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Scientists are getting closer to knowing how animals see the world

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Posted December 4, 2019

Our world is strongly based on our perceptions. Humans are able to expand the boundaries of understanding beyond our physiological limits, while animals can only trust their senses. Now scientists from The University of Queensland and the University of Exeter developed a technology, which can help us see what the world looks like through the eyes of animals.

Despite numerous studies, we are still not sure how exactly the world looks like for the cat or any other animal. Image credit: Luis Fernández García via Wikimedia (CC BY-SA 4.0)

This is quite an interesting project. We always hear such things as “Dogs don’t see colour”, “Cats see very well in the dark”, “Bulls don’t recognize red” and so on and so forth. Some of these hypotheses can be true, but that is pretty much the extent of our knowledge about the vision of animals.

Scientists can research visual systems by analysing their anatomy. However, the disadvantage of this approach is that these systems are very different from what we have. They can be more or less complex and, therefore, we can only guess how these animals are seeing the world. We just cannot see the world through their eyes.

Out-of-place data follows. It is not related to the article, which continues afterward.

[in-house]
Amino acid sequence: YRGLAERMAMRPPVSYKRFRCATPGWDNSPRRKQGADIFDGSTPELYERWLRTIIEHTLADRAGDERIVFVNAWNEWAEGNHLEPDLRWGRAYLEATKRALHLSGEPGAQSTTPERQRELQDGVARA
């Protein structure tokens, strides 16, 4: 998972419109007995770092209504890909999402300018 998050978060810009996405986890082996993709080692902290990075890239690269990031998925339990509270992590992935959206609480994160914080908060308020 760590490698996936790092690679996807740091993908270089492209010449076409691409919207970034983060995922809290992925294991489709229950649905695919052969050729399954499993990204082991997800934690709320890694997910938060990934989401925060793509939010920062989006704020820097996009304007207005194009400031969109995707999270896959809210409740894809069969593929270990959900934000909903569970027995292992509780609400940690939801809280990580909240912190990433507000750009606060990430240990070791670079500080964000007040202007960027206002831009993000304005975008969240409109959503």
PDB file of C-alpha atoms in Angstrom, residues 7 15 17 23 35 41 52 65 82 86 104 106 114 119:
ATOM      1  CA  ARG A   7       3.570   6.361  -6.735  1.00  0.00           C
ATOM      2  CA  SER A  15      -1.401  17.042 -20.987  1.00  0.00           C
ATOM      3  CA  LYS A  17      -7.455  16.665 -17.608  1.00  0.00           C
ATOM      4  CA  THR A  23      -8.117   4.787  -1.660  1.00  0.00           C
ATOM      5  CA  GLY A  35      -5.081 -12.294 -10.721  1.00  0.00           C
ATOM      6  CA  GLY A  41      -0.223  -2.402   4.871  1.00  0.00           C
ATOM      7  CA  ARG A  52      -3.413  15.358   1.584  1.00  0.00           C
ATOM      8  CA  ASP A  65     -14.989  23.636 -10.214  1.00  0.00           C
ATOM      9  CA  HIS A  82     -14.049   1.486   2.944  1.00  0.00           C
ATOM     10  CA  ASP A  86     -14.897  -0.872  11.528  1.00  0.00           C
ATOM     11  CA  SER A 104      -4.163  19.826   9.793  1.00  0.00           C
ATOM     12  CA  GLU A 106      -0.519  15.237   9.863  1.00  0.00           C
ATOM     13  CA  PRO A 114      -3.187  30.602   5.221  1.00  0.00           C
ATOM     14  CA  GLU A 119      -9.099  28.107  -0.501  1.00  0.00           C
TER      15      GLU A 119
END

Scientists worked for four years to develop a software and hardware system, which combines image processing techniques with digital visualisation and analytical tools. Essentially, this tool analyses pictures, paying attention to colour patterns and is able to predict how this information would be perceived by different visual systems. Scientists are therefore able to see the world through the eyes of fish, birds, cats, insects and other animals. Best of all, a simple picture, made with a 100 dollar smartphone is enough for this system to work its magic.

More about this technology in this video:

Curiosity is always a huge motivation behind science projects like this one. We want to know what animals are seeing that we cannot see. However, this is much more than just food for curious minds. This technology can be very useful in different studies and conservation efforts. Dr Karen Cheney, one of the scientists behind the project, said: “For example, we can now truly understand the impacts of coral bleaching for camouflaged reef creatures in a new and informative way. We’re helping people to cross the boundaries between human and animal visual perception.”

This is already a very useful tool for scientists, doing all kind of research with animals. It will allow comparing visual perception of predators and herbivores. We can really learn a lot about how these animals survive and prosper. However, scientists are also excited about the possibility to build on this technology and make it even greater.

 

Source: University of Queensland

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